“Rental companies make money by renting equipment. To do that effectively, they need to essentially minimize machine downtime,” Granruth noted. “A typical rental company will rent you a piece of equipment, but they'll already have the next person lined up to take that equipment even before you bring that equipment back.
“The worst thing that can happen to them without having any kind of insight into the machine is you bring back the machine and it's broken, or it's used more hours than you thought. Now, they’re unable to rent that piece of equipment because they have to perform … service on it, whether it’s something as simple as changing the oil or doing some kind of more costly … maintenance.”
Telematics data can be leveraged to remotely report machine hours and fault codes in such a way that before the company renting the machine returns it, the rental company knows it will have to carry out maintenance before letting it leave the lot again, Granruth noted.
“Certain rental companies may rent you a piece of equipment on a fixed contract. They’ll say that they’re renting it to you for 400 hours a month to be used for whatever you're going to use it for. Without telematics, they have no insight,” he said.
“A week into that contract period, you could be in 350 hours, and you still have three more weeks to go. They run into two problems. One is you bring it back, and it's got 700 hours on it and they thought it was only going to have 400. Now they can't rent it. The [second and] bigger problem is now they have to try to collect more money from you after you're done with the machine.”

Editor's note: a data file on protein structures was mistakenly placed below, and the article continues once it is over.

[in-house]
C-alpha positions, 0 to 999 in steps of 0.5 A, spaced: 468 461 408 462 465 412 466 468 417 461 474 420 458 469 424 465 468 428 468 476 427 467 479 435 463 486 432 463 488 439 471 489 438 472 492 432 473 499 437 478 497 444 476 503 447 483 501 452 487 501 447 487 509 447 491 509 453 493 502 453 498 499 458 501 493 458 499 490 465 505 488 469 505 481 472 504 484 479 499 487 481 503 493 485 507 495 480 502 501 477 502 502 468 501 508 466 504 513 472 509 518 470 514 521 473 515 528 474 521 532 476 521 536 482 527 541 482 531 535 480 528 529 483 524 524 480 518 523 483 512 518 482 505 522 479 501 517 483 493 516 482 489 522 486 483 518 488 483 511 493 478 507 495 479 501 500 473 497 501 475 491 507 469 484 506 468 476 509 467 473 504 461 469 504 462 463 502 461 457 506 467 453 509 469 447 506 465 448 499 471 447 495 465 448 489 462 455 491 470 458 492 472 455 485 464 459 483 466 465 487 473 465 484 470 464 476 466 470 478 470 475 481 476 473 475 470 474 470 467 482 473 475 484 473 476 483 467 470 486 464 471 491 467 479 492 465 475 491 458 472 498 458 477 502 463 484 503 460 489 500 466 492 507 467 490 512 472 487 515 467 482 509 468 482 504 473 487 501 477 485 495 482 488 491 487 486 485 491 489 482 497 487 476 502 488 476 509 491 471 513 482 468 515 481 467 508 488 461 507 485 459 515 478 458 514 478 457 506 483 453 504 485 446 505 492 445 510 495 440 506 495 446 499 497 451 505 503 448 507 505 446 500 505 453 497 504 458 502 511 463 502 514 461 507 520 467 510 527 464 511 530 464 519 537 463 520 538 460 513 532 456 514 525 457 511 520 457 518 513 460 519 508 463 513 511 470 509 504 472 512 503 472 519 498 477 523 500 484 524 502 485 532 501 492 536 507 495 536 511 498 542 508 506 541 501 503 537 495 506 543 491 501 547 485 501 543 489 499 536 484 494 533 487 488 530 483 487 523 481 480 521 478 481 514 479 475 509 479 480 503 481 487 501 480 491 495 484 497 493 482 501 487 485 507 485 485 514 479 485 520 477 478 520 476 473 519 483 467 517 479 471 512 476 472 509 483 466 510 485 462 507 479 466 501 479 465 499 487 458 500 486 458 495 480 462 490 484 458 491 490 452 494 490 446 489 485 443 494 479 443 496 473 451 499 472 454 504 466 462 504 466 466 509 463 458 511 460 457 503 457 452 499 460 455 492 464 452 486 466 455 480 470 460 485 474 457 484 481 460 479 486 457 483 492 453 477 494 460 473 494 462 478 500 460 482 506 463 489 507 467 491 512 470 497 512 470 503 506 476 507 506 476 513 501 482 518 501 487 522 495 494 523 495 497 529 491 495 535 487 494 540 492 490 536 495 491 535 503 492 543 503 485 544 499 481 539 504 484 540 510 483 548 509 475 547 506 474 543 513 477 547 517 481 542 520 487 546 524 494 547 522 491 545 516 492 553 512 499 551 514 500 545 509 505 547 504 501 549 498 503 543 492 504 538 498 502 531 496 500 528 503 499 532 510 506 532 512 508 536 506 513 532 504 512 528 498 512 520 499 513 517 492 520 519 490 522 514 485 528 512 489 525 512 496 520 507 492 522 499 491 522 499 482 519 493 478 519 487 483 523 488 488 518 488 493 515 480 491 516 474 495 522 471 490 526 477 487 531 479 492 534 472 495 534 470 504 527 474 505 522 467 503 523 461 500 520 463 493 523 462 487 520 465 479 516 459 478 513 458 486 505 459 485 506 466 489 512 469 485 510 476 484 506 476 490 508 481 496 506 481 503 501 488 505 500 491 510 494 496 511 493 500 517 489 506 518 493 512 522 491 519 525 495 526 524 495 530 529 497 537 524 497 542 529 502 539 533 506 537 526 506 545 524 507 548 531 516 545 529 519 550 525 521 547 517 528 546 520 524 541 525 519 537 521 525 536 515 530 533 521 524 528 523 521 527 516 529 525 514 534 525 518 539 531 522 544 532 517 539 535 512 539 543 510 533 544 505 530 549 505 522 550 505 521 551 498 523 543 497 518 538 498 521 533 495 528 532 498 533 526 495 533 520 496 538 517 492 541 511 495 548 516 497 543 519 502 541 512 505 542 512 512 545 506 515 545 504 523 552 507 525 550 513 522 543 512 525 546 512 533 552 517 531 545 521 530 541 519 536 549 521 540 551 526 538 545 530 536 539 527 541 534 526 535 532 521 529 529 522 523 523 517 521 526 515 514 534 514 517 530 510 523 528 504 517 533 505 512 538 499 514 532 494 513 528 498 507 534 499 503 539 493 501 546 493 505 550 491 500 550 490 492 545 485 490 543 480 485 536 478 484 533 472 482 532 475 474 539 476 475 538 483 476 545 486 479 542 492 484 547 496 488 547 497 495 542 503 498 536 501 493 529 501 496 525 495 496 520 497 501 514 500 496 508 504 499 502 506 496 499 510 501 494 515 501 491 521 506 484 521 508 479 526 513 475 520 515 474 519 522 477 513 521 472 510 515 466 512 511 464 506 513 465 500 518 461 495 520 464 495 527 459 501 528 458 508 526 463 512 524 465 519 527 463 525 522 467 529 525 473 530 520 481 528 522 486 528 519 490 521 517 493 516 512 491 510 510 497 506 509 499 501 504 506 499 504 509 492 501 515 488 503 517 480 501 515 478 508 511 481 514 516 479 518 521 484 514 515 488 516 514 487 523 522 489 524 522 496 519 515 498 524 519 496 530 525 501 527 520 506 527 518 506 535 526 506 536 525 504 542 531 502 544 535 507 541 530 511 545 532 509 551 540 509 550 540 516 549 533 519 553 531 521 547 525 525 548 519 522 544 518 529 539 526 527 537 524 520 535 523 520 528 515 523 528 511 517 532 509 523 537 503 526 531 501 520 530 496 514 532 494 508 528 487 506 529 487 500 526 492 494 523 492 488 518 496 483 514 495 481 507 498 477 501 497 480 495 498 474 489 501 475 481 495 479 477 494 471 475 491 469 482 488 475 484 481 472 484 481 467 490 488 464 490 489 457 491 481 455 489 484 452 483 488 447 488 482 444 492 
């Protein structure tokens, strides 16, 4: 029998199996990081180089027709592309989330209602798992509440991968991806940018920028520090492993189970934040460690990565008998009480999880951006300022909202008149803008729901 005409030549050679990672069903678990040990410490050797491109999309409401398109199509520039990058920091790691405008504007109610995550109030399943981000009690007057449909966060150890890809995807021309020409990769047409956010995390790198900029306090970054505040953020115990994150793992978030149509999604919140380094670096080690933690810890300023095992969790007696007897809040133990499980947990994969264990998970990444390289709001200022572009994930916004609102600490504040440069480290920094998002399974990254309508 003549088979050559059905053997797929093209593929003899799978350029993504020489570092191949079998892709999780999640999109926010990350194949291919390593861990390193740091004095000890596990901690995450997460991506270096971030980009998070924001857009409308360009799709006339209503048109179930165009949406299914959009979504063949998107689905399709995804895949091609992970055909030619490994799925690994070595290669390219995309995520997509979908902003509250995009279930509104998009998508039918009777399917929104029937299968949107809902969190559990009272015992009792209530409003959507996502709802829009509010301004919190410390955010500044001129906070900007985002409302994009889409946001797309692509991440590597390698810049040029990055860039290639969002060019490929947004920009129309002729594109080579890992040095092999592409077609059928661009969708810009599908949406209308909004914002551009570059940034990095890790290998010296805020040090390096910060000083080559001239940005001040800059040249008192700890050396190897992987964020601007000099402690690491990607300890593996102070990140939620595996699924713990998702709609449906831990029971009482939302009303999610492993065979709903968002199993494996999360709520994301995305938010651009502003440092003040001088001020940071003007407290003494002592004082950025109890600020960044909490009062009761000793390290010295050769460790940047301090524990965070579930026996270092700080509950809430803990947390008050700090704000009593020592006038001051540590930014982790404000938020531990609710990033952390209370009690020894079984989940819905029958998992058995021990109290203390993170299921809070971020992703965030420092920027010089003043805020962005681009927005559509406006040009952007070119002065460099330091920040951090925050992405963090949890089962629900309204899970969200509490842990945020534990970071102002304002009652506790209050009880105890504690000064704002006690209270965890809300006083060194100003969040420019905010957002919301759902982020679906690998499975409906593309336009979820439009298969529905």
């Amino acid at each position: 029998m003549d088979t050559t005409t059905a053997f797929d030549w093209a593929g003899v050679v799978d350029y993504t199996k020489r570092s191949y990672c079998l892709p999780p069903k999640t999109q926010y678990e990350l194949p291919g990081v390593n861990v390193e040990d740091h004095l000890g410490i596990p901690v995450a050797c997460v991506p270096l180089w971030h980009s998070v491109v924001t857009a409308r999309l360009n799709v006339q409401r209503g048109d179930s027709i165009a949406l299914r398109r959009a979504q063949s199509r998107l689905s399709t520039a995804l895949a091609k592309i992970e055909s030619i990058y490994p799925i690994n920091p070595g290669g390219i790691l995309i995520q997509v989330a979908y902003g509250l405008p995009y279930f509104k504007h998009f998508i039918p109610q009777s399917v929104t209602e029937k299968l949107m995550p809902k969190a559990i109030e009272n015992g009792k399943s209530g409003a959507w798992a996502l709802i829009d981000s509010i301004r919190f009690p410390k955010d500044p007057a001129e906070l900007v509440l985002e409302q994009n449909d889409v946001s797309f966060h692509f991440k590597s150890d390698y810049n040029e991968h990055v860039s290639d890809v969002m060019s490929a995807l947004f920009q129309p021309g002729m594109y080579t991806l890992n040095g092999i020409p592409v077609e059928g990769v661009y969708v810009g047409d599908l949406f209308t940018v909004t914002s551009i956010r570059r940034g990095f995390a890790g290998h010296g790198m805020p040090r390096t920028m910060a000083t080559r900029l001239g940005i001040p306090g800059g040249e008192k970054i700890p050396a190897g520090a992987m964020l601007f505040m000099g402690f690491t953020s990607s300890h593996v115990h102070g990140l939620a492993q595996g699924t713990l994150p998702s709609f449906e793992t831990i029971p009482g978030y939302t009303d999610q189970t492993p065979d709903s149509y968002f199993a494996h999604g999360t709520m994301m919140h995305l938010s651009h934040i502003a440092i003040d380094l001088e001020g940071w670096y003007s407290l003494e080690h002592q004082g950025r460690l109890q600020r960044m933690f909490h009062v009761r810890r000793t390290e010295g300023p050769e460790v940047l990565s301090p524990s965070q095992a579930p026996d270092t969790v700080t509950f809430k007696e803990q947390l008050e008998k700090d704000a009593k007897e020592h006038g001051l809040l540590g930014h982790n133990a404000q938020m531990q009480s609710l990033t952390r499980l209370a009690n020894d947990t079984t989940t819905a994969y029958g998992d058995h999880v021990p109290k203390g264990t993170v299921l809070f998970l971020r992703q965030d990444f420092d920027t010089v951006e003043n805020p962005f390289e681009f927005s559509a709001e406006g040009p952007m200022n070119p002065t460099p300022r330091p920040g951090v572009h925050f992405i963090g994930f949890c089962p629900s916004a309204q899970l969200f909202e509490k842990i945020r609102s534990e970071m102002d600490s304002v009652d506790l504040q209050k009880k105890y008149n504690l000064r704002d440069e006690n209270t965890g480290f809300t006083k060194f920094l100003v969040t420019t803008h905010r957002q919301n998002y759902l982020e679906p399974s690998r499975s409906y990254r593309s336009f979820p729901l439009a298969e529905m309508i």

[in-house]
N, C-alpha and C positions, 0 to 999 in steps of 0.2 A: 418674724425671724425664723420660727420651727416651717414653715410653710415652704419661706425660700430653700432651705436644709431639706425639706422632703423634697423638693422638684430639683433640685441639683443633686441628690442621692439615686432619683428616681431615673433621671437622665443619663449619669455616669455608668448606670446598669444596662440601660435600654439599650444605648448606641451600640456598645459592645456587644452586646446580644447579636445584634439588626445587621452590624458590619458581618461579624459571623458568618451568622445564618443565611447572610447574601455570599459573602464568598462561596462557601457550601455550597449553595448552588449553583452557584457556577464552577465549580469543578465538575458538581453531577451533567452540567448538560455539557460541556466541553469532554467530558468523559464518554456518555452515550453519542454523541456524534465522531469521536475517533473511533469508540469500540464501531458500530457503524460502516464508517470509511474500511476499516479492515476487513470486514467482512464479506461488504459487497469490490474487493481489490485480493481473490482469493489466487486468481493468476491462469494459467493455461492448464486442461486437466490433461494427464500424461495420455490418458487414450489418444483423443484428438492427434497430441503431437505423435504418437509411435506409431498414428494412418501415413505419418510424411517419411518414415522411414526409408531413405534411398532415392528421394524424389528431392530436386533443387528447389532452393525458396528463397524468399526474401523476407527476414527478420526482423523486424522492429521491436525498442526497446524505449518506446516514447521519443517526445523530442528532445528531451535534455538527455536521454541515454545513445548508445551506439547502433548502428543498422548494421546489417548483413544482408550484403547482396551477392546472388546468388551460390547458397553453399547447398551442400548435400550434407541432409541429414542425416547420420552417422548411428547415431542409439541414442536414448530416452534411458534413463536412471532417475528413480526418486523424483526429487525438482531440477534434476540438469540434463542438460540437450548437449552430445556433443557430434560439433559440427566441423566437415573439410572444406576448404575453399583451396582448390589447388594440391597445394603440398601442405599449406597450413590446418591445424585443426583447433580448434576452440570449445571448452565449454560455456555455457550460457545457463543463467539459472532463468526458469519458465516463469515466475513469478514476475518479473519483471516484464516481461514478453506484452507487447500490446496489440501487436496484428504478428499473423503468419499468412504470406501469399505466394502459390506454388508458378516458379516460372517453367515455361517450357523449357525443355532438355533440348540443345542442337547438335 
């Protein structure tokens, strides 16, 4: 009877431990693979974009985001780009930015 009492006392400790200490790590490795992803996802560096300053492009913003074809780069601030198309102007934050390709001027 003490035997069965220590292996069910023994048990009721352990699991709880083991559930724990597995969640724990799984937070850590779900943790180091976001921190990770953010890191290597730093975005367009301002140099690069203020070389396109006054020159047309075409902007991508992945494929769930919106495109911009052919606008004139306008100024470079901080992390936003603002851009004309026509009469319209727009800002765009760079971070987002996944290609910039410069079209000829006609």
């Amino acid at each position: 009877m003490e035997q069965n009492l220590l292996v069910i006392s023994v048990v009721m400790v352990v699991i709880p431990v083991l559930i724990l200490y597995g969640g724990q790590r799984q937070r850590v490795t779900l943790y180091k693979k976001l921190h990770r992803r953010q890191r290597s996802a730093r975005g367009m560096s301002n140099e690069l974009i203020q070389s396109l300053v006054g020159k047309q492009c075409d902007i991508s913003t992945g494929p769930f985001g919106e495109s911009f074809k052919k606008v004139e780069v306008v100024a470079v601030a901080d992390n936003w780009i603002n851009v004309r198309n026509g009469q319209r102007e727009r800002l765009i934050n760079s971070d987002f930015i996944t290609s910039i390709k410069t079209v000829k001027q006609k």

Of the many benefits rental companies derive from telematics data, operator or driver data can protect a rental company from liability if the equipment is being used at excessive speeds or in otherwise dangerous ways, Young said.
Smart equipment management is a modern, transformative approach integrating advanced technologies and intelligent systems that optimize construction equipment monitoring, use and maintenance, as noted in “Smart Equipment Management: IoT Integration in Construction.”
As the article “5 Skills a Telematics Point Person Needs” indicates, equipment owners using telematics to monitor remote equipment should find the right point person to monitor telematics. This person should have a balanced set of technical, equipment and fleet-management skills. They will be key to rallying the company behind the technology and quickly building return on investment.
Granruth noted that in site management, while the focus tends to be on the machine, decisions are made at the site level.
“Think about it in three tiers,” he said. “There’s managing the machine—that’s somebody like a fleet operator or an equipment manager whose sole job is to manage equipment.
“Managing the site is the collective piece. The third piece, which they all tie together, is managing the business. The fleet operator or fleet equipment manager [keeps] the machine running on the job; the supervisor or foreman [keeps] the site running efficiently and effectively, and then [the person] managing the business [does] it in a cost-effective way. They are all part of one thread in this equipment space.”